Physicians and nursing staff also were given an algorithm for stopping NSAID use, substituting 650 mg. of acetaminophen three times a day and if needed, at bedtime. The algorithm included suggestions for continual re-evaluation of the resident's pain and measures to follow if the pain was not adequately controlled.

The size of the study did not permit the researchers to determine if the reduction in NSAID use achieved by their educational intervention led to a decrease in gastrointestinal complications. However, they believe that, in the long term, such a program would be expected to reduce the risk of gastrointestinal morbidity and mortality and decrease the costs of investigation, treatment and prevention of NSAID complications.

The randomized controlled trial involved 20 Tennessee nursing homes and 147 residents age 65 and older who took NSAIDs regularly. For details, see "An Educational Program for Nursing Home Patients and Staff to Reduce Use on Non-Steroidal Anti-Inflammatory Drugs Among Nursing Home Residents: A Randomized Controlled Trial," in the May 2001 issue of the journal, “Medical Care.”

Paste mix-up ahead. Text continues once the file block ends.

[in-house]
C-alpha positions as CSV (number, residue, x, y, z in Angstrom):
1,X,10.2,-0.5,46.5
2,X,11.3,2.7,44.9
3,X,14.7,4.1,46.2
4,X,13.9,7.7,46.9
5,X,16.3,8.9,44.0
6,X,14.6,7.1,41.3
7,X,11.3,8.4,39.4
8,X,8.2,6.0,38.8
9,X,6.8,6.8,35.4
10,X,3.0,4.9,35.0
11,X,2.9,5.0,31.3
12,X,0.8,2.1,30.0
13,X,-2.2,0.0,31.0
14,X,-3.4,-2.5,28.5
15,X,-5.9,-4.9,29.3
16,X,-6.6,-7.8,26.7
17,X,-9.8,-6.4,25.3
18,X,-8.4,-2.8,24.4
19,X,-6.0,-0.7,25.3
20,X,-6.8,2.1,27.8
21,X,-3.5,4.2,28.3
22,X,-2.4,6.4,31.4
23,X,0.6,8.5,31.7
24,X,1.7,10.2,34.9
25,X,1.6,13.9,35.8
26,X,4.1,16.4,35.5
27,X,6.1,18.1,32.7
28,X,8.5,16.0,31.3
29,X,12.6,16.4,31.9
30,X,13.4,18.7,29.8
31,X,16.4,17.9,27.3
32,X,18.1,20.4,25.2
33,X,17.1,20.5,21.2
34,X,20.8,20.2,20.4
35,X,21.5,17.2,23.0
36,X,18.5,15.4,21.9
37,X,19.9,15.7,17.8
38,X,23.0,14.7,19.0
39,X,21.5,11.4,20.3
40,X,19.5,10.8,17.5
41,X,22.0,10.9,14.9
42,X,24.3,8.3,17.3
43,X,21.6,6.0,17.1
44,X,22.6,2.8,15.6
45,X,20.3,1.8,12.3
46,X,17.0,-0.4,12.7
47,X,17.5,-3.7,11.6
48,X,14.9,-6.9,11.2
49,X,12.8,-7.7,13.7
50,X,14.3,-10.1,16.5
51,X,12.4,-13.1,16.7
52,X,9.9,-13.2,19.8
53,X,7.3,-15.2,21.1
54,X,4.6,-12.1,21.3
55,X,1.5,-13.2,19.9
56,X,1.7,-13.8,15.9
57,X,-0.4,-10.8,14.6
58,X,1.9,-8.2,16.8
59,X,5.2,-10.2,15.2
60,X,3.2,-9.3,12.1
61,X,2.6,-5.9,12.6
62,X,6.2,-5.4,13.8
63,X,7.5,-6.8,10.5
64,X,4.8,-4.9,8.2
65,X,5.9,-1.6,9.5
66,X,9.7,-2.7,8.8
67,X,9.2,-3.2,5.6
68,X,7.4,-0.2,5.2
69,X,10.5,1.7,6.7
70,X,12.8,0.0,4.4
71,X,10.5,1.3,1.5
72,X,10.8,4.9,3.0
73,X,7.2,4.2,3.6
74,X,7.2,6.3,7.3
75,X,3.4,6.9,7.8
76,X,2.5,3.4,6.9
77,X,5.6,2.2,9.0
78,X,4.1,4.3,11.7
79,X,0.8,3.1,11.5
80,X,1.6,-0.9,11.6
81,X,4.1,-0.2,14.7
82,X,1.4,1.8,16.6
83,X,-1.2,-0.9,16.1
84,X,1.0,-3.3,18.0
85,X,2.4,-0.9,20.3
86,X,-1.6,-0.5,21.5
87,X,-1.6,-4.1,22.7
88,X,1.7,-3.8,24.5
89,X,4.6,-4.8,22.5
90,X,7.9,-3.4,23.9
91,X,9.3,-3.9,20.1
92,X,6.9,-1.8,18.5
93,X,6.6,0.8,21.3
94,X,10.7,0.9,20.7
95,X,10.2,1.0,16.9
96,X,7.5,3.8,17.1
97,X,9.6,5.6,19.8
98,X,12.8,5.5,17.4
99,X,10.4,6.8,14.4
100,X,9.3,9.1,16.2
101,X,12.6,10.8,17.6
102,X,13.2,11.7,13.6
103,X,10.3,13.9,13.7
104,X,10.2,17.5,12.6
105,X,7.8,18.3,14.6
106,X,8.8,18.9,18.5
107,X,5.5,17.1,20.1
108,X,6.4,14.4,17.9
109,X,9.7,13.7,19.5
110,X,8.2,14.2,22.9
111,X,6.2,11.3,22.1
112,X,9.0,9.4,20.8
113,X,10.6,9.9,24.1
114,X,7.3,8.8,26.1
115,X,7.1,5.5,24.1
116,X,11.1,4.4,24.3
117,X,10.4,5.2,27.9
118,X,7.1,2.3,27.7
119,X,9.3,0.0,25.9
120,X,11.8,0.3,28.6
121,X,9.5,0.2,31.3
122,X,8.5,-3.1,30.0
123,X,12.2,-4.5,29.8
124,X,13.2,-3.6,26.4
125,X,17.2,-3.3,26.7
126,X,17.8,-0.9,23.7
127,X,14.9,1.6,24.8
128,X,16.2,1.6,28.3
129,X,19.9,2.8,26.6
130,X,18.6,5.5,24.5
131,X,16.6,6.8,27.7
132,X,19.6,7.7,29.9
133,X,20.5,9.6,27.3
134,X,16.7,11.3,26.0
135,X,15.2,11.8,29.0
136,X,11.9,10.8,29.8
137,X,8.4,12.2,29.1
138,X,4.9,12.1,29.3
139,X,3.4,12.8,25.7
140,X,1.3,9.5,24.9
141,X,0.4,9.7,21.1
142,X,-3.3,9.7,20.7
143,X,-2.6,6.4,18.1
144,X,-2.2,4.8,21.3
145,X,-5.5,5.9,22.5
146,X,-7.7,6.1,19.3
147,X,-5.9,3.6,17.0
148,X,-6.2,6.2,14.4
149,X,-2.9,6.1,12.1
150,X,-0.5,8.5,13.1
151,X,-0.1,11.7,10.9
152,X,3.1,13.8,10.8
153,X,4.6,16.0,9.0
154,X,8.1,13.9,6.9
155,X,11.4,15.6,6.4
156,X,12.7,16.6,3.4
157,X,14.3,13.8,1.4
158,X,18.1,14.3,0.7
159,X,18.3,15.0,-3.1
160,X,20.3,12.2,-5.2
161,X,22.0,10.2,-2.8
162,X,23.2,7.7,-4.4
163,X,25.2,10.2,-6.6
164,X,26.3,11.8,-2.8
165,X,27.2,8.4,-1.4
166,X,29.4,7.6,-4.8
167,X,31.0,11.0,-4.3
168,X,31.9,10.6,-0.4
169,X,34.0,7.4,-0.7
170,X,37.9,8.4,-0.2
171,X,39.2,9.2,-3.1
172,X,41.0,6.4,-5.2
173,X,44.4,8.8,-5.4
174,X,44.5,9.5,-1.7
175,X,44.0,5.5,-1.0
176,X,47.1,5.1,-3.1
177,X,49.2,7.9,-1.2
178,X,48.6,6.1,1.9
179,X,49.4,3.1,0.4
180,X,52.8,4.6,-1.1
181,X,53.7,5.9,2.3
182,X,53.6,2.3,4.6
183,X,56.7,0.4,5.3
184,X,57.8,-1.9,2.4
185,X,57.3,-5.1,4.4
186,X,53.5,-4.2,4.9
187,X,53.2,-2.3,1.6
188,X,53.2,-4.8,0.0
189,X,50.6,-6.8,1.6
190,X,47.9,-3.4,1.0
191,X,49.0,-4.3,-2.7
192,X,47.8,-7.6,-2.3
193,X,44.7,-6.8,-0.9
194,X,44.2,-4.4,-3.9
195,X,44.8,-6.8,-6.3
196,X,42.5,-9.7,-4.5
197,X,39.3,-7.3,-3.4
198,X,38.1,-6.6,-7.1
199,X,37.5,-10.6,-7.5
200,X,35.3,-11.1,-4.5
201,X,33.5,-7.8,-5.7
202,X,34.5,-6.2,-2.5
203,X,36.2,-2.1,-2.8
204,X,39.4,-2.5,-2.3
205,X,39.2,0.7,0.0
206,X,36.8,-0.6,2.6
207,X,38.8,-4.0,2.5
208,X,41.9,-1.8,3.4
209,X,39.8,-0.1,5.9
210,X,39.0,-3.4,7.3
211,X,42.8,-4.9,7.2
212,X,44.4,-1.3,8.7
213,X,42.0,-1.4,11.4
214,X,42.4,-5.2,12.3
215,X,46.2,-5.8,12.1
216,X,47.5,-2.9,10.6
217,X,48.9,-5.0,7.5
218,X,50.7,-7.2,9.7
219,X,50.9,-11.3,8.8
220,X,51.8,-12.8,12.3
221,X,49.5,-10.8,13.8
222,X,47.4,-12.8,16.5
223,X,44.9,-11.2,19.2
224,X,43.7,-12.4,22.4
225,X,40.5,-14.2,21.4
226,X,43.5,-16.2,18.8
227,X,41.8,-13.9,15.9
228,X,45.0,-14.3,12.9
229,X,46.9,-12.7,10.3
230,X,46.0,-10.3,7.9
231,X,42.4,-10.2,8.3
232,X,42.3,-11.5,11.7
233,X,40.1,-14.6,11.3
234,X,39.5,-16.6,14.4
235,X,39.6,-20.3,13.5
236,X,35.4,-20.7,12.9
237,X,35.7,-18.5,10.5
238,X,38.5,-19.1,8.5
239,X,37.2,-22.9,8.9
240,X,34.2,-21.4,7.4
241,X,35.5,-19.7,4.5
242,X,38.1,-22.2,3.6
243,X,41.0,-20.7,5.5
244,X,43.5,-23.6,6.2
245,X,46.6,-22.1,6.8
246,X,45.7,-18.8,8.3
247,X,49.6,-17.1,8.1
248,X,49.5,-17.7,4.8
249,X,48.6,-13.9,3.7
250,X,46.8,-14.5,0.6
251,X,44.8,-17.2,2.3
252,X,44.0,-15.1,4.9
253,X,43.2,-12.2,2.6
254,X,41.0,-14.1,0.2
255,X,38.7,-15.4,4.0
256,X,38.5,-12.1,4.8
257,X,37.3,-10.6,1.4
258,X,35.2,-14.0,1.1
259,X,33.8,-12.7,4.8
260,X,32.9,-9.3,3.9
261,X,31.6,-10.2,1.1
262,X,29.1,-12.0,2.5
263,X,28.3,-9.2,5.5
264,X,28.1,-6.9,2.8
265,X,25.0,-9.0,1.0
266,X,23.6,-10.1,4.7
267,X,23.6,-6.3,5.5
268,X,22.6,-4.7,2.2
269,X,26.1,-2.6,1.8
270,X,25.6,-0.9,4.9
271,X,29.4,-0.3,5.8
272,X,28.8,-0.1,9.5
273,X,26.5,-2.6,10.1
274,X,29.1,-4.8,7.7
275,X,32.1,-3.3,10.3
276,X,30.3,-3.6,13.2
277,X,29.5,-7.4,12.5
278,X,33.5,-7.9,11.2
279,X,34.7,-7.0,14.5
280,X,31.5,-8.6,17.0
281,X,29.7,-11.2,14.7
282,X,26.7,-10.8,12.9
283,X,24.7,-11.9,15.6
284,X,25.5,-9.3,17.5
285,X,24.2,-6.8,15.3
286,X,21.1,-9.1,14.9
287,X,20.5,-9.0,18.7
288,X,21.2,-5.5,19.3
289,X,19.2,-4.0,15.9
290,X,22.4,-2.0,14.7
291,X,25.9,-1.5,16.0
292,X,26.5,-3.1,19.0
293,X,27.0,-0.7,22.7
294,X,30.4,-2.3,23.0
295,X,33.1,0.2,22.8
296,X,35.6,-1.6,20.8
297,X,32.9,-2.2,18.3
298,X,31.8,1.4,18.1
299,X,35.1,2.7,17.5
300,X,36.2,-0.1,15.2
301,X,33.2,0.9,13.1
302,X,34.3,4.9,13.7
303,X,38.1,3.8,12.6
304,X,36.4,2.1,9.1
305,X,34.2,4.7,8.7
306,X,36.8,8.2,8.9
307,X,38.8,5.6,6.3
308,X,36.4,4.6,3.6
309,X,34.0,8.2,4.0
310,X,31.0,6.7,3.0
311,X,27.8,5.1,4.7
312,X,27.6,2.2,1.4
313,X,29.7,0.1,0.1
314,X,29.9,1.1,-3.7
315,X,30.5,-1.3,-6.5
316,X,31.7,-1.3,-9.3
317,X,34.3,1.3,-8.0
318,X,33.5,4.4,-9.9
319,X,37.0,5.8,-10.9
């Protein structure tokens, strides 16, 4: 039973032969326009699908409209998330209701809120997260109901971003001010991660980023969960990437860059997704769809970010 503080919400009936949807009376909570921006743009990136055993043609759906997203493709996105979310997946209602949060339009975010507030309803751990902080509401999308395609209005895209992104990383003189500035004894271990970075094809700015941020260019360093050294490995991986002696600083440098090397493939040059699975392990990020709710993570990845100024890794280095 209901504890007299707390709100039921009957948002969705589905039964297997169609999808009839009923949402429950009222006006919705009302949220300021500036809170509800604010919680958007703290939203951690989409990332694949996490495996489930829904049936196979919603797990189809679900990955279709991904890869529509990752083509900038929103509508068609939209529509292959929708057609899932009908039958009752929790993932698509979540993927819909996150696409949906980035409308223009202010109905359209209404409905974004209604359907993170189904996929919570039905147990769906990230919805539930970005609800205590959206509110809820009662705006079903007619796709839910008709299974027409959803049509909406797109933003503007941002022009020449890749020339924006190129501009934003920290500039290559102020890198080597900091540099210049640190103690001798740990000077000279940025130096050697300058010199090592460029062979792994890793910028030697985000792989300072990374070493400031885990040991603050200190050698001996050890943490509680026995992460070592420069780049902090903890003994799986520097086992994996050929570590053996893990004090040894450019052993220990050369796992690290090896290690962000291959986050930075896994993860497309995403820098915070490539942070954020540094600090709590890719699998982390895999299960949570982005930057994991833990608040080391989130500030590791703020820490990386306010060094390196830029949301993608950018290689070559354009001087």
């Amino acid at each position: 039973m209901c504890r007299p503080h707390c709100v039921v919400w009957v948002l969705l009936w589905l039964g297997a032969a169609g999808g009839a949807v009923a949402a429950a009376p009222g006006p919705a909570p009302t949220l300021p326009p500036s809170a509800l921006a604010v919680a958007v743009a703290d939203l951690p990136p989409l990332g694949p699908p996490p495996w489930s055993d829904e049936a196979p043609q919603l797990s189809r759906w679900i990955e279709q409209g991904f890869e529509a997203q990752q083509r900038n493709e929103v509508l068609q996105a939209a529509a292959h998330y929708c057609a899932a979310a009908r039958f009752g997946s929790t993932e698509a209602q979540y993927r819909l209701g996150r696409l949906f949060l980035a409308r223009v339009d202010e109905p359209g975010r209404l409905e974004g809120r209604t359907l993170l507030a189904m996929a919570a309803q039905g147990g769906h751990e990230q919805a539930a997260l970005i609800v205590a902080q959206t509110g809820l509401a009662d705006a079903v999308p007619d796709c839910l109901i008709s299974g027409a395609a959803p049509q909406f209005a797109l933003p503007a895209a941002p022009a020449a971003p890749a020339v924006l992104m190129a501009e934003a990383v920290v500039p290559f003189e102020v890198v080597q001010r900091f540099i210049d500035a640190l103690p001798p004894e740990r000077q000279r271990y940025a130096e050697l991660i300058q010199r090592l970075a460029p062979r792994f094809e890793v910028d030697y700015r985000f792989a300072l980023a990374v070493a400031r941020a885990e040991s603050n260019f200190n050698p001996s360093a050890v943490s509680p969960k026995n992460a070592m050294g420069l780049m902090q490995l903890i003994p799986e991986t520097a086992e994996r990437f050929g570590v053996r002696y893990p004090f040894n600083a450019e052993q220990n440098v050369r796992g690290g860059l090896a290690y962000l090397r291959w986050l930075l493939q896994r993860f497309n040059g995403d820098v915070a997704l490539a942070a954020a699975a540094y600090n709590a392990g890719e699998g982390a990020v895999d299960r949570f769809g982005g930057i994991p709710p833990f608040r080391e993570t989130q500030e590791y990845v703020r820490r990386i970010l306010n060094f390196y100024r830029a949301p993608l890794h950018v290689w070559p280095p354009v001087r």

Post a Comment

Featured Products From the ProHealth Store
Ultra ATP+, Double Strength FibroSleep™ Ultra EPA  - Fish Oil

Looking for Vitamins, Herbs and Supplements?
Search the ProHealth Store for Hundreds of Natural Health Products


Article Comments



Be the first to comment on this article!

Post a Comment


 
NAD+ Ignite with Niagen

Featured Products

FibroSleep™ FibroSleep™
The All-in-One Natural Sleep Aid